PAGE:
If those fuels won’t be burned, they’re not worth much. But fossil energy companies are some of the world’s biggest companies precisely because they have these huge reserves, and these reserves are valued as if they will all be burned. That makes these companies not just overvalued, but massively overvalued. It makes fossil fuels a financial bubble, one that’s bound to burst.
The risks of the carbon bubble popping and triggering a global financial crisis are serious enough that some of the world’s largest financial institutions (including the national banks of England, France, and the Netherlands, the World Bank, and the Financial Stability Board) have begun looking at ways to avoid a repeat of the 2007 subprime crisis.
When the carbon bubble pops, the ability of fossil fuel industries to set political agendas will be deeply compromised. Like many bubbles, this one will pop not when it physically can’t go on, but when profits no longer look certain. The world doesn’t even have to achieve bold action to pop the bubble. Simply the loss of confidence in the ability of fossil fuel companies to develop and profit from their reserves could cut the companies’ worth enough to guarantee those assets become “stranded.”
The next decade is lining up to be a golden age for sustainable innovation, entrepreneurship, and civic leadership. Just 10 years ago, talk about “decarbonizing” the economy was aspirational—going carbon-zero was a goal toward which we were moving, not a capacity we possessed. Clean energy was too expensive. Energy efficiency technologies were too limited. Batteries and electric vehicles were too constrained. Green building was seen as too esoteric. Green urbanism was too controversial. Climate restoration of natural systems was too theoretical. Sustainable design was in its infancy.
Ten years, it turns out, can change everything. We now live in an era when the costs of clean energy drop almost every year. When battery innovations have drastically improved, and electric vehicles look primed to crash through the automotive industry. When superinsulated, green homes are about as cheap to build as conventional structures. We already live in the last decade’s fantasies of what sustainable innovation might one day be like.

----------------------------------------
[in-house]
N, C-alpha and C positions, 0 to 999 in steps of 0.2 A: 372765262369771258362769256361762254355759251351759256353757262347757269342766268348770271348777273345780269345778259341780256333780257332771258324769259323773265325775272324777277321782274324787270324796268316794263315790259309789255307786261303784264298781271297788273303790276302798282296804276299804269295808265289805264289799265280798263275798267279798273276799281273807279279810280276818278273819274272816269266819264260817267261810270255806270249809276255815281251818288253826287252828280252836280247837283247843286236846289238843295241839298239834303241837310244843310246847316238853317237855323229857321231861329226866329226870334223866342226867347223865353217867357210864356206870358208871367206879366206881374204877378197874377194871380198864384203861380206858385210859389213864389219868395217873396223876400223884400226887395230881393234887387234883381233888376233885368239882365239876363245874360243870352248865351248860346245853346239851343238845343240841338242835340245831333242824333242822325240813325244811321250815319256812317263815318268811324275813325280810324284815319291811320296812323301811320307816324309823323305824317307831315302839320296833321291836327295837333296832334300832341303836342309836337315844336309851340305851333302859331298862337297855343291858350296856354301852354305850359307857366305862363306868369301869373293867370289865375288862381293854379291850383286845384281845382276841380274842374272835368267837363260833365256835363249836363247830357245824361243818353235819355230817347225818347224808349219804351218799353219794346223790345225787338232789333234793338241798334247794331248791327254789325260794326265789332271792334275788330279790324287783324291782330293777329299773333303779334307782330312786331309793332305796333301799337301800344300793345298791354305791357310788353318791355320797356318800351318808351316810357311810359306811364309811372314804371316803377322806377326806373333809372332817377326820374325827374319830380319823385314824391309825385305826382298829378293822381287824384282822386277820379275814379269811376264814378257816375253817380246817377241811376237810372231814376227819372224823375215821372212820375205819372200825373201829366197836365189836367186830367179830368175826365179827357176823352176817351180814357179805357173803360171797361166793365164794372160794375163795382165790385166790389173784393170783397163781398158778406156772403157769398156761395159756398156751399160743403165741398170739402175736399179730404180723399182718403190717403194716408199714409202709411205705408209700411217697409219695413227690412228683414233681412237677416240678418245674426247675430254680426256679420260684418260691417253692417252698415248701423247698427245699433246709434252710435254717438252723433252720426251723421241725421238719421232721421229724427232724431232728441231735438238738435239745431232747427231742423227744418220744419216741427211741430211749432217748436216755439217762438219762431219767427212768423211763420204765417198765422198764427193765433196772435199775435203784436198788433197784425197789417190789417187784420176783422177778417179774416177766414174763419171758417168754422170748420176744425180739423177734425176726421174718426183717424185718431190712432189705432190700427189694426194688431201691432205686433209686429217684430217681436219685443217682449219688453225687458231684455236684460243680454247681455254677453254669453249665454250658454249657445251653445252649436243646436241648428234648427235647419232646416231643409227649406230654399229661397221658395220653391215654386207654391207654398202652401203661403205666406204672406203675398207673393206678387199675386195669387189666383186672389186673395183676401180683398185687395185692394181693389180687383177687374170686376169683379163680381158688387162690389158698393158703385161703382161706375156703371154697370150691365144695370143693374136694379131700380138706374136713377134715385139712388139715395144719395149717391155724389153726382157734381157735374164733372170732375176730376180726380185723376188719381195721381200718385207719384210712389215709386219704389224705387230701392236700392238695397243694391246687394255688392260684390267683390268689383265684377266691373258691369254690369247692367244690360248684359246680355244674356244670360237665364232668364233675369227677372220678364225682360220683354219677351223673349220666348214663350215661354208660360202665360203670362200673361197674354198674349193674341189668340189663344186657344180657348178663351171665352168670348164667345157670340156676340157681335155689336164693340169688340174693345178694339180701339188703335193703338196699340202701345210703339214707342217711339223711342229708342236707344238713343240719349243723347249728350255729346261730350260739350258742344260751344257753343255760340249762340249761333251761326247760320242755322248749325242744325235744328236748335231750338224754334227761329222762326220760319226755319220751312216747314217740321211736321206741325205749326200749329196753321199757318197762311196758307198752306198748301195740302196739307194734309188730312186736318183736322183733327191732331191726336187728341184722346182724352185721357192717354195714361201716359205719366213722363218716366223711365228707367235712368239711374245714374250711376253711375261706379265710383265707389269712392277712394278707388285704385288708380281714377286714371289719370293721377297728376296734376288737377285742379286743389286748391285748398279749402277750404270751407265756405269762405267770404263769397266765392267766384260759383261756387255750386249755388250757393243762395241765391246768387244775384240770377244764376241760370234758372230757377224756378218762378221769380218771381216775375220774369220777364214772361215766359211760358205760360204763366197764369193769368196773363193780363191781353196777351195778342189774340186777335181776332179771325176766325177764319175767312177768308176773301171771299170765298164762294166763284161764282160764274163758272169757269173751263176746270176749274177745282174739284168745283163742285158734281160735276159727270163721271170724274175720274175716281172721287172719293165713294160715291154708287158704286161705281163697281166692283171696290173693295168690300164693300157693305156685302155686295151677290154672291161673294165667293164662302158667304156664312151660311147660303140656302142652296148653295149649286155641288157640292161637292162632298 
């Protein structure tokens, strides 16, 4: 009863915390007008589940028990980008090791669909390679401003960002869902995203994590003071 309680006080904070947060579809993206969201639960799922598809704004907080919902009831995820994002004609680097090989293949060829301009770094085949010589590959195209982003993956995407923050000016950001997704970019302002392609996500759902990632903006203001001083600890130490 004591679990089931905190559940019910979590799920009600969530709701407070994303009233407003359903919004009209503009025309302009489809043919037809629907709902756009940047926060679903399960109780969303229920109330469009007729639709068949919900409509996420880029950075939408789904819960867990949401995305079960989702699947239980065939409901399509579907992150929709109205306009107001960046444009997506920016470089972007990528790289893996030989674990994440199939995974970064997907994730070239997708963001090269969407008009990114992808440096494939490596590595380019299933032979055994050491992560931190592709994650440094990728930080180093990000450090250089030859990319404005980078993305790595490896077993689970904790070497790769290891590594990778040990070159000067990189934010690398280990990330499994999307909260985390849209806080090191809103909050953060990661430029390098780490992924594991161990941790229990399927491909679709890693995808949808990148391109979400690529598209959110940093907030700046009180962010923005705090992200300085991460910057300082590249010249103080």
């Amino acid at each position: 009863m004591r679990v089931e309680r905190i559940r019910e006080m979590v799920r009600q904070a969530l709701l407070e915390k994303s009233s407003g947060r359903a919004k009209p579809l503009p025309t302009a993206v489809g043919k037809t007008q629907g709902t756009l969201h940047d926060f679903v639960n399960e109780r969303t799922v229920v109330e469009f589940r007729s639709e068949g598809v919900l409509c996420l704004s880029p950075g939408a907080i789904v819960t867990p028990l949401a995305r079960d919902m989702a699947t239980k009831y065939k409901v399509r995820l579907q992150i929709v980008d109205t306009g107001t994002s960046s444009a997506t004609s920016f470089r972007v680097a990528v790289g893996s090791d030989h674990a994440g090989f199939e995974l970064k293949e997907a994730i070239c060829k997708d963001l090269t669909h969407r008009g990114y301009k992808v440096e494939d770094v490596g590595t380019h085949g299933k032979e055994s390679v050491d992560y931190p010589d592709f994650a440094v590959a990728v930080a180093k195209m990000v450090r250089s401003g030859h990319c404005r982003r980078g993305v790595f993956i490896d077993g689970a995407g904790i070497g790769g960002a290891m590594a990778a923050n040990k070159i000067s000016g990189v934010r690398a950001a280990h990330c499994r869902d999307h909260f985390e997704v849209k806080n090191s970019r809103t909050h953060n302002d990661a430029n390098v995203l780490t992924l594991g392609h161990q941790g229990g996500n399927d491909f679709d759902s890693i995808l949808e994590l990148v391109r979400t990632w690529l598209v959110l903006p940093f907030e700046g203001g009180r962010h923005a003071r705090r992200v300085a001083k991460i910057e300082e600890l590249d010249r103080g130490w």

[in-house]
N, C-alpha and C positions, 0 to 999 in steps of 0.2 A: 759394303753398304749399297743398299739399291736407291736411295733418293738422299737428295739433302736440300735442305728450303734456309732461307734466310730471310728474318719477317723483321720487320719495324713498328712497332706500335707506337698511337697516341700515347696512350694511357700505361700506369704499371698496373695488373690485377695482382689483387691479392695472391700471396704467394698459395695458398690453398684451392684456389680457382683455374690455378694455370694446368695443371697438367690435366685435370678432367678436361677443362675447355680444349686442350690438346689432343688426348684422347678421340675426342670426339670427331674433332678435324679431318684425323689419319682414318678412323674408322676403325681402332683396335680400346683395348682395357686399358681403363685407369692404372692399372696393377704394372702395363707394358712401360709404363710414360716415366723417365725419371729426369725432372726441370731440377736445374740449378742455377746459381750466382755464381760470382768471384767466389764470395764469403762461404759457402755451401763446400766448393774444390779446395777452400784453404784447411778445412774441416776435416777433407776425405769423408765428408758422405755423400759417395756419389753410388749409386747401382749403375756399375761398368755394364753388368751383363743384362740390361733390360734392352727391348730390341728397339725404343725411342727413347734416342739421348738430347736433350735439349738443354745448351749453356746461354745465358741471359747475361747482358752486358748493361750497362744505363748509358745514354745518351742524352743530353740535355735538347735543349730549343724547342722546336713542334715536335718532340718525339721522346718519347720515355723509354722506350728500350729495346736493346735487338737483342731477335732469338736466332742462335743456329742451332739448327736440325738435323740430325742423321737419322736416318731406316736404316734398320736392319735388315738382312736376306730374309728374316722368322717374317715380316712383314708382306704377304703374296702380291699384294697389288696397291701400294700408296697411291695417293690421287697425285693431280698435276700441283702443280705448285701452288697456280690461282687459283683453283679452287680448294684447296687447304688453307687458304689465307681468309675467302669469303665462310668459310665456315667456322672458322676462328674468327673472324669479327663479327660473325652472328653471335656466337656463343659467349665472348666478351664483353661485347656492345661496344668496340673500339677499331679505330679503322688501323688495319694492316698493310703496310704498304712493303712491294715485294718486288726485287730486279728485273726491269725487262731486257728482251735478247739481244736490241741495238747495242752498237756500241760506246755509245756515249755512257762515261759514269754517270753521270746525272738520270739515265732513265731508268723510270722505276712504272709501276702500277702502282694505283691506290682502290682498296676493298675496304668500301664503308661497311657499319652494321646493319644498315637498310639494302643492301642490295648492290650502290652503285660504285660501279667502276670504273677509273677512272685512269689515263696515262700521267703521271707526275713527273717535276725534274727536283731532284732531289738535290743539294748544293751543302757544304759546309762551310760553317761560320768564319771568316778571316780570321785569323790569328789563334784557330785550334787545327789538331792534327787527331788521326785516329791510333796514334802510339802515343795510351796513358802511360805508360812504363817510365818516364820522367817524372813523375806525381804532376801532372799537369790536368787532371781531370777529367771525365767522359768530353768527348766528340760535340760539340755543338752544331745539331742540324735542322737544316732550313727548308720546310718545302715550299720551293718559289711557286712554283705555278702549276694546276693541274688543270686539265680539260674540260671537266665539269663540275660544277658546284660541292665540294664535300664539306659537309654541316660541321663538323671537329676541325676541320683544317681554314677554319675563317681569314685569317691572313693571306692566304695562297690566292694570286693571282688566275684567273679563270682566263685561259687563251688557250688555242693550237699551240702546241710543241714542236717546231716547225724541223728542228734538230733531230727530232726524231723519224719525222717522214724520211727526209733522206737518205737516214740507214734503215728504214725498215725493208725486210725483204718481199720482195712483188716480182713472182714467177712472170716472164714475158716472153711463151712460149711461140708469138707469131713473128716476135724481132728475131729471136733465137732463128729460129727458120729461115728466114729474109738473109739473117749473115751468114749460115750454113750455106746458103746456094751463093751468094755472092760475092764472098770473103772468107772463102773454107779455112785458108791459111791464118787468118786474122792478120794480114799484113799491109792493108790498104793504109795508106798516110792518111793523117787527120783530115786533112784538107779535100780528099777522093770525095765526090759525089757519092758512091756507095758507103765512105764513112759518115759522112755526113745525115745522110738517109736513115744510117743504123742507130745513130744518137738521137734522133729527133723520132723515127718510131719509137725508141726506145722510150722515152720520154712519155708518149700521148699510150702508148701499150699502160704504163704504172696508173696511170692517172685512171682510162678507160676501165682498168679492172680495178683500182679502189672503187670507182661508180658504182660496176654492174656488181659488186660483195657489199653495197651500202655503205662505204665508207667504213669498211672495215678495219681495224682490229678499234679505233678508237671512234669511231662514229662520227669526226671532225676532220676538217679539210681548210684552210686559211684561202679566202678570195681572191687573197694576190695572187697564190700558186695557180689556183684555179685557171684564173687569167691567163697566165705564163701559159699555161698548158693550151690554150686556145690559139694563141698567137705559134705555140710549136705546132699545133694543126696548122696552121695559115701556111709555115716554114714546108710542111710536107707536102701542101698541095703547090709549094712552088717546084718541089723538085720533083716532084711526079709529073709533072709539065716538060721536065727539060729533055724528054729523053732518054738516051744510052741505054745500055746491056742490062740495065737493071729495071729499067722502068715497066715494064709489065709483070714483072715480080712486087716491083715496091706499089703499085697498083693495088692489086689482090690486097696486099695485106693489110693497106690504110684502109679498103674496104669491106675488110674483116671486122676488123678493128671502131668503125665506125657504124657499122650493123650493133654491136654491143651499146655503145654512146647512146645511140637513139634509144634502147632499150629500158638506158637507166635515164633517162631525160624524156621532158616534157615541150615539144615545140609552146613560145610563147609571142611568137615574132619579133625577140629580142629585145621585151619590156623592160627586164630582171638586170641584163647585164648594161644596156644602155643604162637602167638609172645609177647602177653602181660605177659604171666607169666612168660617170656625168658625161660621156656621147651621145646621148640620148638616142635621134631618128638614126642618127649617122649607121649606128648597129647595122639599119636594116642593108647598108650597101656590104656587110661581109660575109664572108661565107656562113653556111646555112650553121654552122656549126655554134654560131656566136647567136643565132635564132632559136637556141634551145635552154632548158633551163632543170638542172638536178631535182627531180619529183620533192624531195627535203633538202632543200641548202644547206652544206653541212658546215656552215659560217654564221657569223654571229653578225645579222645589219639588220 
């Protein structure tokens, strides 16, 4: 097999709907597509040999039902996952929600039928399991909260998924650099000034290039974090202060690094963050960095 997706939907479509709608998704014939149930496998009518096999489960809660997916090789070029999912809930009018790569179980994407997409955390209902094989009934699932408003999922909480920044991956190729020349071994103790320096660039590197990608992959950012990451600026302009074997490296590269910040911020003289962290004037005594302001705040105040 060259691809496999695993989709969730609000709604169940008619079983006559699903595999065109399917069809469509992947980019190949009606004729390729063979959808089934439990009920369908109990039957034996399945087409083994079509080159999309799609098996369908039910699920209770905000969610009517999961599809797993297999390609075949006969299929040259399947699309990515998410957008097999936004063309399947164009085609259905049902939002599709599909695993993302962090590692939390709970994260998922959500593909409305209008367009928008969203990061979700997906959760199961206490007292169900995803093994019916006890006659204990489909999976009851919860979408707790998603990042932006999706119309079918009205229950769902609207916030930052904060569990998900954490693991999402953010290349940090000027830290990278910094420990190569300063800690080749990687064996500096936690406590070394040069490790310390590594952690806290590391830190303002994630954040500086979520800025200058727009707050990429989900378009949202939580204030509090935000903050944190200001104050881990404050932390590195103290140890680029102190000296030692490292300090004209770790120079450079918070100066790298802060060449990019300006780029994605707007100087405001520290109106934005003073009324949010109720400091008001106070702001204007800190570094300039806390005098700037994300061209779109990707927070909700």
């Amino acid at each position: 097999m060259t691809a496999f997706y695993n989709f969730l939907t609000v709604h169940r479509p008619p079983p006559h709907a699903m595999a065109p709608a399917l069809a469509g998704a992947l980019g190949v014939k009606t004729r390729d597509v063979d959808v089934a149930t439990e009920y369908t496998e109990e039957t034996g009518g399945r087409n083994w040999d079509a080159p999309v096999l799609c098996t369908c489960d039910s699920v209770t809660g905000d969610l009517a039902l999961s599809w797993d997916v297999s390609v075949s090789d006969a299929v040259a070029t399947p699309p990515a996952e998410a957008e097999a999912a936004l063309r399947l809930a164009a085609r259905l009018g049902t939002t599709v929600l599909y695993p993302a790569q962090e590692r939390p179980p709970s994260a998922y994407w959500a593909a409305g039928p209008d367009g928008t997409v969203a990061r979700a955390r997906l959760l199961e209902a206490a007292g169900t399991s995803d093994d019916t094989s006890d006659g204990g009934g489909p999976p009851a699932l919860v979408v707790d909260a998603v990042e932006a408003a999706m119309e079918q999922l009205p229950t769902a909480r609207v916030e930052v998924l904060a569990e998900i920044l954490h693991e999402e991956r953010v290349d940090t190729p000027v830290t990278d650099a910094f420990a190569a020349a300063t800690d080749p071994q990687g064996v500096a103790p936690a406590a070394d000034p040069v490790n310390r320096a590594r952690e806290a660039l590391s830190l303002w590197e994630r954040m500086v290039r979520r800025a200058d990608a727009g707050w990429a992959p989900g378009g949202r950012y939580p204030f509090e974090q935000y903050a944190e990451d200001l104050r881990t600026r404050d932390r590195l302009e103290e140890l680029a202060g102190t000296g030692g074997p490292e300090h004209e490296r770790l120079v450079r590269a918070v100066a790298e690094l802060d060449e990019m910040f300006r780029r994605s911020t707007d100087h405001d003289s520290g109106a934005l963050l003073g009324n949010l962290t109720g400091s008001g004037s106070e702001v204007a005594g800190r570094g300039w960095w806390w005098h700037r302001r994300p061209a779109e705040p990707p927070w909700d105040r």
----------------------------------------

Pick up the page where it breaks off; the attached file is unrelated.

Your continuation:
Clean energy and batteries, in particular, are on steep learning curves. As we build more, the price drops; as the price drops, the number of situations in which wind and solar outcompete coal and gas grows. It took humanity all of history to install the first terawatt of wind and solar energy. Bloomberg New Energy Finance estimates the second terawatt “will arrive by mid-2023” and be 46 percent less expensive than the first one. Follow that sort of learning curve through another doubling (from two terawatts to four), and it will be cheaper to build and run wind and solar plants than to continue running existing fossil fuel power plants. There will literally not be a business case for burning coal, oil, or gas to generate electricity.
The clean economy will eventually put the dirty economy out of business—but just how soon is the crux of the climate fight.
The carbon lobby’s agenda is not to win—few investors seriously think fossil fuels are in for boom times ahead—but to lose slowly, to stall for time, to maintain the appearance of unshakable ubiquity (and thus profitability).
Looking at the building global political momentum on climate, the growing competitiveness of the new economy, and the rising financial risks facing fossil fuel companies, we begin to see just how vital the Trump administration and the GOP Congress are to slowing action on climate. They (and Russia) are working as essentially the only strong counterforce to rapidly accelerating climate action. They are the core constituency for predatory delay.
Their power to delay, though, is fragile—and this November’s election could break it. If the American people send a Congress to Washington that’s ready to challenge the president’s stall tactics, that Congress could, of course, undo much of the damage of the last two years. But more importantly, the very election of that Congress would send a global signal that the United States will no longer be the land of delay and denial—a signal that climate action has not been checked, that clean economy acceleration will continue, and that now would be a great time to get your money out of high-carbon investments.
The tide of climate politics could turn on such an election. Indeed, we may soon be able to look at these years as the high-water mark, when a flood of greed and insanity crested, stopped, and rolled back faster than we ever imagined possible.